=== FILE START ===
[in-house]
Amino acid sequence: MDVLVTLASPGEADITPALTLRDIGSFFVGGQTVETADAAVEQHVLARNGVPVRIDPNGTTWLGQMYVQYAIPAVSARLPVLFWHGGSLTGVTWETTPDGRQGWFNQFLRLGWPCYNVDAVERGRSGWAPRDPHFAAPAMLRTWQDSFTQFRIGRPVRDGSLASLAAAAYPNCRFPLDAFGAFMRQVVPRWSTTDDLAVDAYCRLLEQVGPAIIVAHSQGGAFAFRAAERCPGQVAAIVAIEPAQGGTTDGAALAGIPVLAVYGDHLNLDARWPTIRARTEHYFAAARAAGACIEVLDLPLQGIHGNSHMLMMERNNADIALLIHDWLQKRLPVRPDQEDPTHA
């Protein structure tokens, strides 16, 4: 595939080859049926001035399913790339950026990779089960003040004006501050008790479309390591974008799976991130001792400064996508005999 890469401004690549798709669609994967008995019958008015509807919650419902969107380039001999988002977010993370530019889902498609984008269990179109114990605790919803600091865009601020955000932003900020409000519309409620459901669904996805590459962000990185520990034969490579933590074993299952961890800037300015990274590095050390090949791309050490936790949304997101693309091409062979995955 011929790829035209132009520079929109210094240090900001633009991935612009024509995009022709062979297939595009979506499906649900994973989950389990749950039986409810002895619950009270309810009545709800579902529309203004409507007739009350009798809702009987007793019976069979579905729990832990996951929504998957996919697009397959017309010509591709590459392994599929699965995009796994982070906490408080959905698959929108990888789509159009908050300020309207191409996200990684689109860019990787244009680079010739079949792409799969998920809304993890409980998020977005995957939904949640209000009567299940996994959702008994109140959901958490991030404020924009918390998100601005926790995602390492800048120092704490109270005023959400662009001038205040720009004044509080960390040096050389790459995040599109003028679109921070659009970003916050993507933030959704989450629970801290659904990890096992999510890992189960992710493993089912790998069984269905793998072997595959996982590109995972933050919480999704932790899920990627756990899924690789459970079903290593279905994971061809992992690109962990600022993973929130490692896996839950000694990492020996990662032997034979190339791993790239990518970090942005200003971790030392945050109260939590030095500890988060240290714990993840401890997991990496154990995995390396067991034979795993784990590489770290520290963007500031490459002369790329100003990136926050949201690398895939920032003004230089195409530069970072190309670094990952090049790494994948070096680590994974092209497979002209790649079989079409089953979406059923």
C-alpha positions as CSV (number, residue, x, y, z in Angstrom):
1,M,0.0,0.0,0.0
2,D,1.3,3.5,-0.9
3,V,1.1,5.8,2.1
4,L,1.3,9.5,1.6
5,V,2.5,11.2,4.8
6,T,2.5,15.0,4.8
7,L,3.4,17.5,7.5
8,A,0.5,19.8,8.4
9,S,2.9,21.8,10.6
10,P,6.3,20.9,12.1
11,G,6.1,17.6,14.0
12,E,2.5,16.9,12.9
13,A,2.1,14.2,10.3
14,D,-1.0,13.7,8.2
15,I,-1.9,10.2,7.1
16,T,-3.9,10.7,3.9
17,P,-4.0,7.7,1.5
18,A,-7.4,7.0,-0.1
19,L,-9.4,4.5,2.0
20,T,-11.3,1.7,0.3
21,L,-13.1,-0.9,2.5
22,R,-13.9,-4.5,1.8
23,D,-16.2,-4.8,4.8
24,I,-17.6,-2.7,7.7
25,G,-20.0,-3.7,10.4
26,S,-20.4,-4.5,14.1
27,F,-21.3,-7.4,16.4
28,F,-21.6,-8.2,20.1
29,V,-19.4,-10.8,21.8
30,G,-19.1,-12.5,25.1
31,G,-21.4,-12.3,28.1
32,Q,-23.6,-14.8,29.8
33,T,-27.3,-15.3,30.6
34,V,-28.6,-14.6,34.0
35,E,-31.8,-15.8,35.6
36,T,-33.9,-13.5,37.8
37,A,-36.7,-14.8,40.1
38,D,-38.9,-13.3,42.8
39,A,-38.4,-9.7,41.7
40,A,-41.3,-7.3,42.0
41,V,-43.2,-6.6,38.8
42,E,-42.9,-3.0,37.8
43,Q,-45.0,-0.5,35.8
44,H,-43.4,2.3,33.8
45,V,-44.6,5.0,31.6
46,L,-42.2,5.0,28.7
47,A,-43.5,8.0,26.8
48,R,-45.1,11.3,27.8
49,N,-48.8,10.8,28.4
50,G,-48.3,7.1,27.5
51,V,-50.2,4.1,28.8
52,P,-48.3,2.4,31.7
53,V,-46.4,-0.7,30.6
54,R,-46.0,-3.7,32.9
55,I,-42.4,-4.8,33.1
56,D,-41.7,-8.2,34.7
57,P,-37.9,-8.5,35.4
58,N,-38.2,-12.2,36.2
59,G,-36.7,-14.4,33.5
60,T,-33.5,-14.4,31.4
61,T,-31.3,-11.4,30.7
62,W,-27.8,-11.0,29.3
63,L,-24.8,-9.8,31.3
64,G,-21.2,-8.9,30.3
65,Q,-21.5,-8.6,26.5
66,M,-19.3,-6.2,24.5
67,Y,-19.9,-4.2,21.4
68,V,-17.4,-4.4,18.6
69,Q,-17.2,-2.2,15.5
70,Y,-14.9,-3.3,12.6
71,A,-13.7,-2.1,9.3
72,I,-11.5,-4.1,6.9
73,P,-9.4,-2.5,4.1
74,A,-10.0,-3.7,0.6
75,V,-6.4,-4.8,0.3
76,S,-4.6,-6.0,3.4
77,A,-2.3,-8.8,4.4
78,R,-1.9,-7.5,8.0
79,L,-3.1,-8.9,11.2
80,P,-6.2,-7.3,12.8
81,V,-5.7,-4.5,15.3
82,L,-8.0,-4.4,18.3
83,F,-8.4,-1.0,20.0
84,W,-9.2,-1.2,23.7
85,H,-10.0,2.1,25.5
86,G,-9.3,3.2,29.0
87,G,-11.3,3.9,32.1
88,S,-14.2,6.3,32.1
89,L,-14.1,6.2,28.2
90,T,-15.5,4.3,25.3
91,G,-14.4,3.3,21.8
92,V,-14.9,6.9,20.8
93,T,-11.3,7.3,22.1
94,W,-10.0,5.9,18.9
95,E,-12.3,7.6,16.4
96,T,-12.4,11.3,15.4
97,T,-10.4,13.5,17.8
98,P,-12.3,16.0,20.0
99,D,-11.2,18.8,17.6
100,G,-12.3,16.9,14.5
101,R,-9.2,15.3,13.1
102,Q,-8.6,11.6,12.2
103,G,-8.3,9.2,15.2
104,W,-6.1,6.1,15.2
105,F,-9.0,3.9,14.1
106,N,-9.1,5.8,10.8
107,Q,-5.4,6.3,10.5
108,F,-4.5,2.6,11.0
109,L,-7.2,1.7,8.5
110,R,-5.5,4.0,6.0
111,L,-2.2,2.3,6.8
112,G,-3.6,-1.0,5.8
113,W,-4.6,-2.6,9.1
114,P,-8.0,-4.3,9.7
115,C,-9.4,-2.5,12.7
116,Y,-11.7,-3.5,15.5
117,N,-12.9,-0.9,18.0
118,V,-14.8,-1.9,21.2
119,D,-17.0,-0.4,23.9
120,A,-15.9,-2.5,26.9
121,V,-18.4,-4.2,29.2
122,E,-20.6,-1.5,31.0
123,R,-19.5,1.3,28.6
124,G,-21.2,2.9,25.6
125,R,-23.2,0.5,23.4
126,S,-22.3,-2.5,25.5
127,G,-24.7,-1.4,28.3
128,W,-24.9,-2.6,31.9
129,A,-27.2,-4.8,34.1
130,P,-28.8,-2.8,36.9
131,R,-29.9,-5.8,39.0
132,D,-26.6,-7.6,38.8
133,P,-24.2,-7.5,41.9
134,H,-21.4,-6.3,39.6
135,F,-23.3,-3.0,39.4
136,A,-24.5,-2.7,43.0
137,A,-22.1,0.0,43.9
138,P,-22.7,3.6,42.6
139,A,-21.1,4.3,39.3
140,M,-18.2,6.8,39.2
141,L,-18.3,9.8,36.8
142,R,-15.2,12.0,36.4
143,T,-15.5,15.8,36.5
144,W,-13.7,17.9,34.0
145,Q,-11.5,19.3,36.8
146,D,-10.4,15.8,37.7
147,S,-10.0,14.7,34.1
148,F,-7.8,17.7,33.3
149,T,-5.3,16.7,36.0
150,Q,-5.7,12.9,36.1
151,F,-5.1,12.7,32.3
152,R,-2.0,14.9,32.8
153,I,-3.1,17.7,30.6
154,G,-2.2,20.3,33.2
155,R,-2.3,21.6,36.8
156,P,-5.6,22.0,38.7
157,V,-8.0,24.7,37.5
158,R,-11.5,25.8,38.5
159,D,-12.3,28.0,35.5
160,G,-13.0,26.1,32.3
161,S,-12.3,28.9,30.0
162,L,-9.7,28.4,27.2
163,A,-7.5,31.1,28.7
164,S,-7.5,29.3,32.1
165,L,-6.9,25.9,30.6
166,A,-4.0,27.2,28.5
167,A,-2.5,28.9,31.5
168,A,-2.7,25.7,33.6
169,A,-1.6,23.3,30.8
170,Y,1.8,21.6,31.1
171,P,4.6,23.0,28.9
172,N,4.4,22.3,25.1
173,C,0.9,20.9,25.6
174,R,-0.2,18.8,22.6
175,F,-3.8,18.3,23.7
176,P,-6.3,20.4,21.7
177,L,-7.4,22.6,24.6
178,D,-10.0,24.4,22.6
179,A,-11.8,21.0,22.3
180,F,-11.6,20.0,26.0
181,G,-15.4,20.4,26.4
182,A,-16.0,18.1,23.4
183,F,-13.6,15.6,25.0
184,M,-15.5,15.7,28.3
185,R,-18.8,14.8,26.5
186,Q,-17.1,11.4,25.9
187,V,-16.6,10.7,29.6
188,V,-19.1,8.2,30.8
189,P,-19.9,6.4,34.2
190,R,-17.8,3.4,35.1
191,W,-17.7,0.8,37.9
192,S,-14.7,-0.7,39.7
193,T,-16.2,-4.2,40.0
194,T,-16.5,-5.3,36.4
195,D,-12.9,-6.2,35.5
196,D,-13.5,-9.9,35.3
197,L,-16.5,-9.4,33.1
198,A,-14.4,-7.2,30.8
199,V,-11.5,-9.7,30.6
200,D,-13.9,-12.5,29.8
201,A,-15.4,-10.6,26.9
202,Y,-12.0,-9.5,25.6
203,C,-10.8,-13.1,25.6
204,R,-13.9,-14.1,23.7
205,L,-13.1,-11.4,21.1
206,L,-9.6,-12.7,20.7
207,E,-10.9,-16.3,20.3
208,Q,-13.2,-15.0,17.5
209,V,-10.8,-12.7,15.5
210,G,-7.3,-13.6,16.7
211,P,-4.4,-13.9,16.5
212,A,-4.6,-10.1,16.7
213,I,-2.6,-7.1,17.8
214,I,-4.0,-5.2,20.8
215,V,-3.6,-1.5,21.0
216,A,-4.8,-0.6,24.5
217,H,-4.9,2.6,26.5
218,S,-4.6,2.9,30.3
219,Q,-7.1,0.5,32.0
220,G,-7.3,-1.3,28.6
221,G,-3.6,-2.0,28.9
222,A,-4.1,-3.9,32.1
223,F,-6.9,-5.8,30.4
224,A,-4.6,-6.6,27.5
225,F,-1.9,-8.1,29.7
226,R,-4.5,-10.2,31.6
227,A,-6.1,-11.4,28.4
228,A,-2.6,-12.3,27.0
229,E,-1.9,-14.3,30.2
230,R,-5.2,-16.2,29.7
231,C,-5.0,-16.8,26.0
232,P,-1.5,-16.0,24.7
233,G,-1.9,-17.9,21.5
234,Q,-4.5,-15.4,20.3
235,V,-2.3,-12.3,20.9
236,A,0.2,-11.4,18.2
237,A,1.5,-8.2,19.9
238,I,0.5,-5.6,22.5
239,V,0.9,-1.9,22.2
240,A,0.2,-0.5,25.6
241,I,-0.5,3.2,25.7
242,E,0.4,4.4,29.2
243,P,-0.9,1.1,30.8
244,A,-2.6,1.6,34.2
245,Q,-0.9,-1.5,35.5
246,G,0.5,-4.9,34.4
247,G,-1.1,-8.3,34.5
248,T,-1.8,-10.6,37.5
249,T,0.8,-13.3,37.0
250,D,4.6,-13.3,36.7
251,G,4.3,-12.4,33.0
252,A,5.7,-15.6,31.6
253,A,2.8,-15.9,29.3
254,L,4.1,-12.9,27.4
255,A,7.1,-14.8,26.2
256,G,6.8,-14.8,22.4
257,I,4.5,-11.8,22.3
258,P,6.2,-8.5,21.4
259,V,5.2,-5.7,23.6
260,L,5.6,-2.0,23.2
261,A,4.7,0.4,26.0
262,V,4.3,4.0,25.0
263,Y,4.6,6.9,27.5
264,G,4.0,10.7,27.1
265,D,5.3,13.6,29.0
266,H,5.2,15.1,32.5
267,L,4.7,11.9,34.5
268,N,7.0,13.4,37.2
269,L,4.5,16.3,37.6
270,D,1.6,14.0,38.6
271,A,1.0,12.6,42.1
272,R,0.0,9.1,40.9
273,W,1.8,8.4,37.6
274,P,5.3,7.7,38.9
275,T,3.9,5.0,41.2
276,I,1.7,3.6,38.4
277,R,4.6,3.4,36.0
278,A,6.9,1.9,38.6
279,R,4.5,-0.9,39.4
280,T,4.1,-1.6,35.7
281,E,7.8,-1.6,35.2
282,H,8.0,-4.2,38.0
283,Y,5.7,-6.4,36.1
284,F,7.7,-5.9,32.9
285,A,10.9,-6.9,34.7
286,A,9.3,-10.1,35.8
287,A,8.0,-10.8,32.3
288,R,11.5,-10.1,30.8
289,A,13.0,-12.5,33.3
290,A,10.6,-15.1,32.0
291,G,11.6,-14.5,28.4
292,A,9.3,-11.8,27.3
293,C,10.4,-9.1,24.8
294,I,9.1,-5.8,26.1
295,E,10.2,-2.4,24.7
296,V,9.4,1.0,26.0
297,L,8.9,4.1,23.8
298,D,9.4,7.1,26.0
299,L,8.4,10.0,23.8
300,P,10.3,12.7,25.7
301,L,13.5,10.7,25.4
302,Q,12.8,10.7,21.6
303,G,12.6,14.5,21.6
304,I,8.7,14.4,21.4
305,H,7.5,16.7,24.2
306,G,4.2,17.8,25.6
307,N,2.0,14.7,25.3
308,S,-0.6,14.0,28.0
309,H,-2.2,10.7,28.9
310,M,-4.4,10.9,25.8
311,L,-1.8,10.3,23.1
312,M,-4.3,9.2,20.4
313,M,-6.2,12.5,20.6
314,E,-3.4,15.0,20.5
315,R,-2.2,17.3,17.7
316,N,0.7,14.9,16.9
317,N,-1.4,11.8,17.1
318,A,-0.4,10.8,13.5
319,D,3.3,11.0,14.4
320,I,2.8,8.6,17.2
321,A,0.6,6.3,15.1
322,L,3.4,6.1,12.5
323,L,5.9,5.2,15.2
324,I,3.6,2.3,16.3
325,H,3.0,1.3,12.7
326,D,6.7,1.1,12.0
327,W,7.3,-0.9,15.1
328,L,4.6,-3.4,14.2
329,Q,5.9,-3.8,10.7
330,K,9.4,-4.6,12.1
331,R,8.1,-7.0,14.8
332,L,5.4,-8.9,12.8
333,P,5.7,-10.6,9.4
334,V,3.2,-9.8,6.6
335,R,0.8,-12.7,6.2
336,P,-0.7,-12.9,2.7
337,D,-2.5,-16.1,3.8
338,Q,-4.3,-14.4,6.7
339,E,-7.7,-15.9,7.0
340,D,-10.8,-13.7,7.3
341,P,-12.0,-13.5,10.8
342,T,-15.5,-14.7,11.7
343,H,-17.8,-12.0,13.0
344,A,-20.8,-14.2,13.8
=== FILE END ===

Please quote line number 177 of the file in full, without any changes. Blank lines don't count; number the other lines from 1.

173,C,0.9,20.9,25.6